Army leadership said Thursday 2,000 reservists across 14 medical task forces are assisting in the pandemic response at temporary hospital facilities in six states, and the service is progressing on vaccine development with human testing to potentially begin this summer.

Secretary Ryan McCarthy and Gen. James McConville, the Army chief of staff, provided the update to reporters as the service nears 1,000 positive COVID-19 cases across the full Army, Reserve and National Guard.

Army Secretary Ryan McCarthy and Gen. James McConville, the Army chief of staff, brief reporters at the Pentagon. Photo: U.S. Army.

“The Army is fighting the virus on multiple fronts, from medical support efforts in our cities to searching for a vaccine in order to stay ready so we can continue to be the Army the nation deserves,” McCarthy said.

McCarthy noted the Army has 25,000 National Guardsmen assisting in the pandemic response effort in all 50 states and 2,000 Army reservists from its Urban Augmentation Medical Task Forces deployed in New York, New Jersey, Michigan, Massachusetts, Pennsylvania and Connecticut.

McConville also confirmed the two Army field hospitals in Seattle have completed their mission and are awaiting a request from FEMA before deploying to the next city to set up temporary hospital beds and provide medical assistance and equipment.

“What every state is doing is they’re preparing for the worst. They were prepared for the situation where they wouldn’t have the capacity in their hospitals, so we built that capacity in record time. It was up in four or five days and ready to go. But when they realized they had flattened the curve in Washington state, they decided they no longer needed that capability,” McConville said.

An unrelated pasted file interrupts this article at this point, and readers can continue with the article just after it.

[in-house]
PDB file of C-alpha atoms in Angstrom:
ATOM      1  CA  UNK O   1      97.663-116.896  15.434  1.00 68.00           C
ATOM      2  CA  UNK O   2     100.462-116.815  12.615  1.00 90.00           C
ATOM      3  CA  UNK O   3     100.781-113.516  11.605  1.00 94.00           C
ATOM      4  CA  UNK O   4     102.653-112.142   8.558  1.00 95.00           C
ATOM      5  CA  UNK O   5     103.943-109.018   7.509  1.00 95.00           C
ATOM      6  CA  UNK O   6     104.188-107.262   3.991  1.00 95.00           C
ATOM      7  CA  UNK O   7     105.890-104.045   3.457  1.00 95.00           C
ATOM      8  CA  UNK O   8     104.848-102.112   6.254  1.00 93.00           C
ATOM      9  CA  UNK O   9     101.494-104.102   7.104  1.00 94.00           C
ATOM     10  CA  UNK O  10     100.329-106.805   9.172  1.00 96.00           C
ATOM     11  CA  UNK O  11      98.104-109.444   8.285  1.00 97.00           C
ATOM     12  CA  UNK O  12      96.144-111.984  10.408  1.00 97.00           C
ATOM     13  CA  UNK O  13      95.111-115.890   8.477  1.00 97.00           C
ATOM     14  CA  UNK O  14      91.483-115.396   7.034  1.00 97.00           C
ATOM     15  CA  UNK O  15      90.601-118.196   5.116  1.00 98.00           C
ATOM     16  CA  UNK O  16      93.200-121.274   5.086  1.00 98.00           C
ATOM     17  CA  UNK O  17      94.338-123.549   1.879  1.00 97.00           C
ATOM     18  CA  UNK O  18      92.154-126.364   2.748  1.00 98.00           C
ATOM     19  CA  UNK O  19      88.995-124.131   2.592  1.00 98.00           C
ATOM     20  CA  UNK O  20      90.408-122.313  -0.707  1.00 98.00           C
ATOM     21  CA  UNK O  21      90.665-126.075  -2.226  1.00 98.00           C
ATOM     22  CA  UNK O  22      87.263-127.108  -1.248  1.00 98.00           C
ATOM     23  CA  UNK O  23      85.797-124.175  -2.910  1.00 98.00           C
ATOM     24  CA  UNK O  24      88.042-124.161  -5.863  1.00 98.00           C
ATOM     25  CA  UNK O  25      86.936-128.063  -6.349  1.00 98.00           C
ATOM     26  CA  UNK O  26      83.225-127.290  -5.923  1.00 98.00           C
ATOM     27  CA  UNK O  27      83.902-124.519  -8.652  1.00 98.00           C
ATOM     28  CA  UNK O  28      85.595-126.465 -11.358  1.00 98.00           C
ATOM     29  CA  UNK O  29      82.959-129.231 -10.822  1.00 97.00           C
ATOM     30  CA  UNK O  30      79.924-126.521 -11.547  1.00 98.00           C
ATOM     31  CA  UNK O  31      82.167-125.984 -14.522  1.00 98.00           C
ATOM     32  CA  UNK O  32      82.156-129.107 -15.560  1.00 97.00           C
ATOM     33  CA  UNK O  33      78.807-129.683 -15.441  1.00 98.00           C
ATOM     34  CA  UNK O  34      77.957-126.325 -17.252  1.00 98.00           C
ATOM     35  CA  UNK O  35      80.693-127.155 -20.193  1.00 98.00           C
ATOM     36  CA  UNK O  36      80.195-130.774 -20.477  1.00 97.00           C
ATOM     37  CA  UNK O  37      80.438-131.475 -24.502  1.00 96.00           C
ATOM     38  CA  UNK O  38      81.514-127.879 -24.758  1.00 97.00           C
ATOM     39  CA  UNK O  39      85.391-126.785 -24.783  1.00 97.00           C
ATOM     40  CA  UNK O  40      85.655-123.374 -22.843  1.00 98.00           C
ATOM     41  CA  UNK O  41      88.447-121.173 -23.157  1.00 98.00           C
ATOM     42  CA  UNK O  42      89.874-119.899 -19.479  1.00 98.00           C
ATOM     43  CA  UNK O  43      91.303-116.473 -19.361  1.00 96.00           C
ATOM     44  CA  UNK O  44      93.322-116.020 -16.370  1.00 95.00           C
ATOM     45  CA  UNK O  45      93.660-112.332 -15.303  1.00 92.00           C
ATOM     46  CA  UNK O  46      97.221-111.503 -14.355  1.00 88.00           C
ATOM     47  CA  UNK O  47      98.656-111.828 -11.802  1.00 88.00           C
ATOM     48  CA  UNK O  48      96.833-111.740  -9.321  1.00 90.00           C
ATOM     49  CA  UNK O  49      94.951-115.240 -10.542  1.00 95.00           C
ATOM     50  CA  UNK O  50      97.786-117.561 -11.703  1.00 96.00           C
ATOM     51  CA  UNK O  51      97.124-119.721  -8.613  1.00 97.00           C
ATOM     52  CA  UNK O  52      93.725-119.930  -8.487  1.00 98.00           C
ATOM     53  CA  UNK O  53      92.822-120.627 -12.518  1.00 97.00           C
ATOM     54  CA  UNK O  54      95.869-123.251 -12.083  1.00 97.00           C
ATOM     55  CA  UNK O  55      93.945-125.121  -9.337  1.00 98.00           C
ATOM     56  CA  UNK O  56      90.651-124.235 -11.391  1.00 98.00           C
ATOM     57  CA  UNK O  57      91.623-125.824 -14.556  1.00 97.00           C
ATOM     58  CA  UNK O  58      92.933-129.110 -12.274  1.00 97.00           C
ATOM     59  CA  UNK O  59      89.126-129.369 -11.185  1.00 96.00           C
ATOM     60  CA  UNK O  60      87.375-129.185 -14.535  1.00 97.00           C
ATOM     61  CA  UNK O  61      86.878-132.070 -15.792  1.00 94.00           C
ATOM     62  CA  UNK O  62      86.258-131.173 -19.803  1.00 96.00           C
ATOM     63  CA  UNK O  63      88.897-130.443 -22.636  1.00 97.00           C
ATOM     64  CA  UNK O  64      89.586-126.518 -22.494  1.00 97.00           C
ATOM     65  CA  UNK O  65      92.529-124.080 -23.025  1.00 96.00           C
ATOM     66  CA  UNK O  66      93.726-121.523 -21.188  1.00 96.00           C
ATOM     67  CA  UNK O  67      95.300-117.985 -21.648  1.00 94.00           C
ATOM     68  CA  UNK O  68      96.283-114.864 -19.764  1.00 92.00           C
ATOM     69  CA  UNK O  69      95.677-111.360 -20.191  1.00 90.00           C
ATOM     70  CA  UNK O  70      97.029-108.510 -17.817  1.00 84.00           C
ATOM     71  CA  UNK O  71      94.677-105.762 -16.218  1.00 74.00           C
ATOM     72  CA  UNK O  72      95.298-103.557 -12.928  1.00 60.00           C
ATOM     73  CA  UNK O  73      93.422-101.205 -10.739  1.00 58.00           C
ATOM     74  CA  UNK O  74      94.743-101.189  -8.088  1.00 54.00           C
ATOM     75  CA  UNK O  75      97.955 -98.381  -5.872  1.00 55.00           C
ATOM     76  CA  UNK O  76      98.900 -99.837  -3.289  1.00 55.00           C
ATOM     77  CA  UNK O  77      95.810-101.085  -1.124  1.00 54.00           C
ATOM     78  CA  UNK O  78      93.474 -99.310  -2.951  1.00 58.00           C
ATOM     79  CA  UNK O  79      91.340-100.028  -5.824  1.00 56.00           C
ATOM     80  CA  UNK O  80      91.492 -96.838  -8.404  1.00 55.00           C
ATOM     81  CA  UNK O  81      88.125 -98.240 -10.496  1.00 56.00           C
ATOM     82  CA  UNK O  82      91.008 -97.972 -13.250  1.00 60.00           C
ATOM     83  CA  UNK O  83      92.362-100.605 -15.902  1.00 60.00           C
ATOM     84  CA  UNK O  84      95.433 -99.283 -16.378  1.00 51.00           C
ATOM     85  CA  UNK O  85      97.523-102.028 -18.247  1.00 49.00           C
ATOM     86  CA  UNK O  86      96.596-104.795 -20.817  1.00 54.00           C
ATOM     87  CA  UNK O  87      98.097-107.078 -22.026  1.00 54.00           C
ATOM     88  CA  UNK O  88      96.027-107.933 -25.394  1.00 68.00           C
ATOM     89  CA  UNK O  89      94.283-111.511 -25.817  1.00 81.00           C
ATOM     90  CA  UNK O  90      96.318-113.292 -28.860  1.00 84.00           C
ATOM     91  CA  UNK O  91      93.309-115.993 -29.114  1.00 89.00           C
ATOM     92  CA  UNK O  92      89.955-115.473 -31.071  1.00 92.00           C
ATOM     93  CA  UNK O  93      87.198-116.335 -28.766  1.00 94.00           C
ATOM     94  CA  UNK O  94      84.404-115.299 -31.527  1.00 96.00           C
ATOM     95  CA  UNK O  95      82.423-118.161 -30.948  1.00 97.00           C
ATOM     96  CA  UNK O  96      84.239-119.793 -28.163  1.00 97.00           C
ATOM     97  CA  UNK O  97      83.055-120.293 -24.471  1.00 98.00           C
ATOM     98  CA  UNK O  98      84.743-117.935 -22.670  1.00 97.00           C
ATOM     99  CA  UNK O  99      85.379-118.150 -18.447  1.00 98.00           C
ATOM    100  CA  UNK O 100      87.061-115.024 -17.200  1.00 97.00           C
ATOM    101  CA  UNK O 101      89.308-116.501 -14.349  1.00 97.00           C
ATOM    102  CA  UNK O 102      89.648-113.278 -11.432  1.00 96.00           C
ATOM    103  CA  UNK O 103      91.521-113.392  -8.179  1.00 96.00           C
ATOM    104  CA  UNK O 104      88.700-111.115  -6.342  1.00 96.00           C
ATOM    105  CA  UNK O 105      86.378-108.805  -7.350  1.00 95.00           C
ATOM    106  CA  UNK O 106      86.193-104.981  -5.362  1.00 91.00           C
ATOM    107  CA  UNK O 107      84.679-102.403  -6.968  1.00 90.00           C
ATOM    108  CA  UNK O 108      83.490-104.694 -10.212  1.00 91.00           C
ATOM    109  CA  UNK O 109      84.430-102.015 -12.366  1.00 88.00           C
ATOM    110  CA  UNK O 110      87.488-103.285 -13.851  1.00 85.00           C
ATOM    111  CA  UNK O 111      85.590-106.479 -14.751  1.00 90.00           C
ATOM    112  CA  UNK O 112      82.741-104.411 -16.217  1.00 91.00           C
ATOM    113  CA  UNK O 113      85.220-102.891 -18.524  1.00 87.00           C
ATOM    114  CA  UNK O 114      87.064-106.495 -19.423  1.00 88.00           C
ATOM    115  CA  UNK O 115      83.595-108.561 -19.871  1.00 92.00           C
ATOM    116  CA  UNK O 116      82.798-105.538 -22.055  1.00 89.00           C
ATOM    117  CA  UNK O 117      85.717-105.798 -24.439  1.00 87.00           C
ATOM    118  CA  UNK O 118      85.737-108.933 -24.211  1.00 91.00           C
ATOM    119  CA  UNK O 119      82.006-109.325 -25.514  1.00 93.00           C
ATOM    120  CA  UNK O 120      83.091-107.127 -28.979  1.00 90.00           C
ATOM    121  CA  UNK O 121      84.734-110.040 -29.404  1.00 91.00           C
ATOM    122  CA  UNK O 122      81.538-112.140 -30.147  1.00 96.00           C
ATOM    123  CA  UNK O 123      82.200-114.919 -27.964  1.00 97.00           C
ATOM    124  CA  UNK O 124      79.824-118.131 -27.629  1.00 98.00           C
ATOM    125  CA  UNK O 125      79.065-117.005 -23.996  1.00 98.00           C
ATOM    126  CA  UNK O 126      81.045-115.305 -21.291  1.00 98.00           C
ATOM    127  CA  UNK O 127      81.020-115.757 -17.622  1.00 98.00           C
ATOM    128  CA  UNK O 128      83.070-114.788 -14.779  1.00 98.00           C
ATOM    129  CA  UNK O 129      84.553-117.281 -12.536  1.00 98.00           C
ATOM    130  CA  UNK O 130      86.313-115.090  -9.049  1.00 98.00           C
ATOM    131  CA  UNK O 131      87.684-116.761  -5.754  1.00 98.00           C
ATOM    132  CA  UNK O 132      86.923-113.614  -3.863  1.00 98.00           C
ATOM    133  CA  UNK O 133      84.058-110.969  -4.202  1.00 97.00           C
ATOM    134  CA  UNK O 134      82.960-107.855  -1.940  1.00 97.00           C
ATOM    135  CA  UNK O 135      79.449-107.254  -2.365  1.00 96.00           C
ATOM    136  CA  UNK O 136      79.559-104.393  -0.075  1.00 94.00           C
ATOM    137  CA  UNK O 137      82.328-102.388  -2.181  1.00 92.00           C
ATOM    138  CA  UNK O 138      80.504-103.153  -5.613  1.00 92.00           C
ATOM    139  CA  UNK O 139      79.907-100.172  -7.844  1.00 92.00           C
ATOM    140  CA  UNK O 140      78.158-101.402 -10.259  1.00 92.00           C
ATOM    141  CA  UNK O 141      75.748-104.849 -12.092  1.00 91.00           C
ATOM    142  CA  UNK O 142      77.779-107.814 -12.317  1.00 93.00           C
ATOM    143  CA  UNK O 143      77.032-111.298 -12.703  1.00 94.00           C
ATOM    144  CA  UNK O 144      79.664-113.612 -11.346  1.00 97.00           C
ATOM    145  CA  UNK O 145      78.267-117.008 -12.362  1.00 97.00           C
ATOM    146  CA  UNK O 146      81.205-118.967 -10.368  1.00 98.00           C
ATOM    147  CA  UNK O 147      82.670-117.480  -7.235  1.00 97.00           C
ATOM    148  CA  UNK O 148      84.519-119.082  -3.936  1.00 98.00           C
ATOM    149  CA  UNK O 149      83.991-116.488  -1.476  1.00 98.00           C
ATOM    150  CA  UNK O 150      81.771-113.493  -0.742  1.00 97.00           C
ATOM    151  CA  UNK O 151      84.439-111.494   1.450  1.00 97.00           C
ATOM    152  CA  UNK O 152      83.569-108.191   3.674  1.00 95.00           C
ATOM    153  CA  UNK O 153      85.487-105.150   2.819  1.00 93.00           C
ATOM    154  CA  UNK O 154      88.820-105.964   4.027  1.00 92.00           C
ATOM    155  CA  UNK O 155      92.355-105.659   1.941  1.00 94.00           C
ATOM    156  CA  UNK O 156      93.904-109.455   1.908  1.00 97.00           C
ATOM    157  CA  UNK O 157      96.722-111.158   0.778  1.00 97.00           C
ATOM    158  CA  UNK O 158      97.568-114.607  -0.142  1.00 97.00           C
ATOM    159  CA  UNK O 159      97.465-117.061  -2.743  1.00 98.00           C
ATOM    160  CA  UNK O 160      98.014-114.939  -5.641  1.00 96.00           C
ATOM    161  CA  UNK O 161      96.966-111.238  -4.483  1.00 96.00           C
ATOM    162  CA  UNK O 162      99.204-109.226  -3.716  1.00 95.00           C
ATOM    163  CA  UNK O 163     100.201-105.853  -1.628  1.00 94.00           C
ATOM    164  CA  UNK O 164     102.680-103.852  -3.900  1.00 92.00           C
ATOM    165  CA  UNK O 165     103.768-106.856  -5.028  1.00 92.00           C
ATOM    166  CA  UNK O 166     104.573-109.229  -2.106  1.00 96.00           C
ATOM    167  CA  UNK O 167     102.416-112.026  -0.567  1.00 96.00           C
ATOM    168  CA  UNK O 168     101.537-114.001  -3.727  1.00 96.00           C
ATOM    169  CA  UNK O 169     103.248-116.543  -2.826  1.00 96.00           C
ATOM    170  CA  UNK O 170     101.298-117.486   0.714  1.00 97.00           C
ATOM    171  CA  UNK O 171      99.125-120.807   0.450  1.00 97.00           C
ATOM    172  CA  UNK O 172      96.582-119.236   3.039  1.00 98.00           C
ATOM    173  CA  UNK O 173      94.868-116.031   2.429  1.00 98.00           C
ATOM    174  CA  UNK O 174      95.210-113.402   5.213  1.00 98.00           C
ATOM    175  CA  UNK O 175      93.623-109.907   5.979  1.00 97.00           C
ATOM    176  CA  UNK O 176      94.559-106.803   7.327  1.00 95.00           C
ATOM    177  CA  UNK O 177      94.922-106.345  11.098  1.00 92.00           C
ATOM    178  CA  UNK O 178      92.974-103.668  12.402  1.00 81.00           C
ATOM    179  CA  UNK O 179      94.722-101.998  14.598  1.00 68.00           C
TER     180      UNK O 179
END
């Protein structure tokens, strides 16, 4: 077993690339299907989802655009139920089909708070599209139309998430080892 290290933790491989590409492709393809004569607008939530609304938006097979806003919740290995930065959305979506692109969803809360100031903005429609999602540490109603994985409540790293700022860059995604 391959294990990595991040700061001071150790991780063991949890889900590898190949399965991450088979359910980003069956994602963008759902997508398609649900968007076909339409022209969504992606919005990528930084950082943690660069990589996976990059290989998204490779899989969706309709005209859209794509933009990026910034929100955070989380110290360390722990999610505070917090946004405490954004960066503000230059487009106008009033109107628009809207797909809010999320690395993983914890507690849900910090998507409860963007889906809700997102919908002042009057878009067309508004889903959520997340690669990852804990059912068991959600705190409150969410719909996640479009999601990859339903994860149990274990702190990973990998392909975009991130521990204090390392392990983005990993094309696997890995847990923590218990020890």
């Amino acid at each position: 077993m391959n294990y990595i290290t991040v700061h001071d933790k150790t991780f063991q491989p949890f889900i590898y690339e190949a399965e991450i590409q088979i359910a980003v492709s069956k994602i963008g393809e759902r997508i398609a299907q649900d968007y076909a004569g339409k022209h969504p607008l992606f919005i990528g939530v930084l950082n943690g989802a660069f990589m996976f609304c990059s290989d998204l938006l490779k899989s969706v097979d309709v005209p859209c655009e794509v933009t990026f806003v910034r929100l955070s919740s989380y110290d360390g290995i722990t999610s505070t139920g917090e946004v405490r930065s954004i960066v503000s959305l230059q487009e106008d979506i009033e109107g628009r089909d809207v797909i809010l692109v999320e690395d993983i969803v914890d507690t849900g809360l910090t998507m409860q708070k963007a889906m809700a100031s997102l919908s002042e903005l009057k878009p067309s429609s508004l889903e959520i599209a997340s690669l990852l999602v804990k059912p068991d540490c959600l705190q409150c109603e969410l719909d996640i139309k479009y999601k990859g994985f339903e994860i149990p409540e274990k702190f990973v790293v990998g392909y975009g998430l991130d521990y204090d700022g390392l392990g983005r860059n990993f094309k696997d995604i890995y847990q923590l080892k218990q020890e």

The Army’s vaccine research effort is currently focused on testing three vaccine prototypes on small animals, with plans to potentially downselect this summer to one vaccine for initial clinical testing on humans.

McCarthy also said he is traveling on Friday to visit the Army’s Joint Manufacturing Technology Center at Rock Island Arsenal, where the service is currently 3D printing parts for ventilators and face shields that will be offered to FEMA.

The Army has also asked industry partners to assist in the pandemic response effort by producing parts for critical medical supplies, according to McCarthy.

“We have asked industry partners for help and they have responded. They’re retooling production lines to manufacture masks, gowns, ventilators and other critical personal protective equipment,” McCarthy said.

Last Friday, the Army also announced it’s using the xTech Search emerging technologies program to find vendors with innovative solutions for low-cost, low-maintenance ventilators that can be rapidly produced. (Defense Daily, April 10).